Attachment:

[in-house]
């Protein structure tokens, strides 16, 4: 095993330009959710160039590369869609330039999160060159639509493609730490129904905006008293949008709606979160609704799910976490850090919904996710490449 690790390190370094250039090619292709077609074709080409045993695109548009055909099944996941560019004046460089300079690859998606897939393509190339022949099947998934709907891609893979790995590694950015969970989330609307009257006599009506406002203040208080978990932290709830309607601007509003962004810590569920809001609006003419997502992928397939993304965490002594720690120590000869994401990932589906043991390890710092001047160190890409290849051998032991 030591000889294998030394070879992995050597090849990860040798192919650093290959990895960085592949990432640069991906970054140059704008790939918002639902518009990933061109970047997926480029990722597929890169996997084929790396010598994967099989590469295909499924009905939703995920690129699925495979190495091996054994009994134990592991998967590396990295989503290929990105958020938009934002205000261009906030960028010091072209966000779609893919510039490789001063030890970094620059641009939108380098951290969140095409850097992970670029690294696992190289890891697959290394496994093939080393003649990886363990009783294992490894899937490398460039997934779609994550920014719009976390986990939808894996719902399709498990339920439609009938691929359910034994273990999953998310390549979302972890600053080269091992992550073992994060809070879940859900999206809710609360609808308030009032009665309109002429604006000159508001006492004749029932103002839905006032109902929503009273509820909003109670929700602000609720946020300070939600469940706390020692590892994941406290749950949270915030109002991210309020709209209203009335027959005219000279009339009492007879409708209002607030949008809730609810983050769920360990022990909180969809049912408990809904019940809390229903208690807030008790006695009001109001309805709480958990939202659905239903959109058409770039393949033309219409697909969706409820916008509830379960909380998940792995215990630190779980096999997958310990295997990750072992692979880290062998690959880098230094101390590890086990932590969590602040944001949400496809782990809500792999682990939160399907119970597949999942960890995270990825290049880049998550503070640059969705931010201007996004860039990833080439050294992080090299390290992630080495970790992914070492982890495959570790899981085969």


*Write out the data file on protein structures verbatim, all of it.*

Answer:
[in-house]
């Protein structure tokens, strides 16, 4: 095993330009959710160039590369869609330039999160060159639509493609730490129904905006008293949008709606979160609704799910976490850090919904996710490449 690790390190370094250039090619292709077609074709080409045993695109548009055909099944996941560019004046460089300079690859998606897939393509190339022949099947998934709907891609893979790995590694950015969970989330609307009257006599009506406002203040208080978990932290709830309607601007509003962004810590569920809001609006003419997502992928397939993304965490002594720690120590000869994401990932589906043991390890710092001047160190890409290849051998032991 030591000889294998030394070879992995050597090849990860040798192919650093290959990895960085592949990432640069991906970054140059704008790939918002639902518009990933061109970047997926480029990722597929890169996997084929790396010598994967099989590469295909499924009905939703995920690129699925495979190495091996054994009994134990592991998967590396990295989503290929990105958020938009934002205000261009906030960028010091072209966000779609893919510039490789001063030890970094620059641009939108380098951290969140095409850097992970670029690294696992190289890891697959290394496994093939080393003649990886363990009783294992490894899937490398460039997934779609994550920014719009976390986990939808894996719902399709498990339920439609009938691929359910034994273990999953998310390549979302972890600053080269091992992550073992994060809070879940859900999206809710609360609808308030009032009665309109002429604006000159508001006492004749029932103002839905006032109902929503009273509820909003109670929700602000609720946020300070939600469940706390020692590892994941406290749950949270915030109002991210309020709209209203009335027959005219000279009339009492007879409708209002607030949008809730609810983050769920360990022990909180969809049912408990809904019940809390229903208690807030008790006695009001109001309805709480958990939202659905239903959109058409770039393949033309219409697909969706409820916008509830379960909380998940792995215990630190779980096999997958310990295997990750072992692979880290062998690959880098230094101390590890086990932590969590602040944001949400496809782990809500792999682990939160399907119970597949999942960890995270990825290049880049998550503070640059969705931010201007996004860039990833080439050294992080090299390290992630080495970790992914070492982890495959570790899981085969």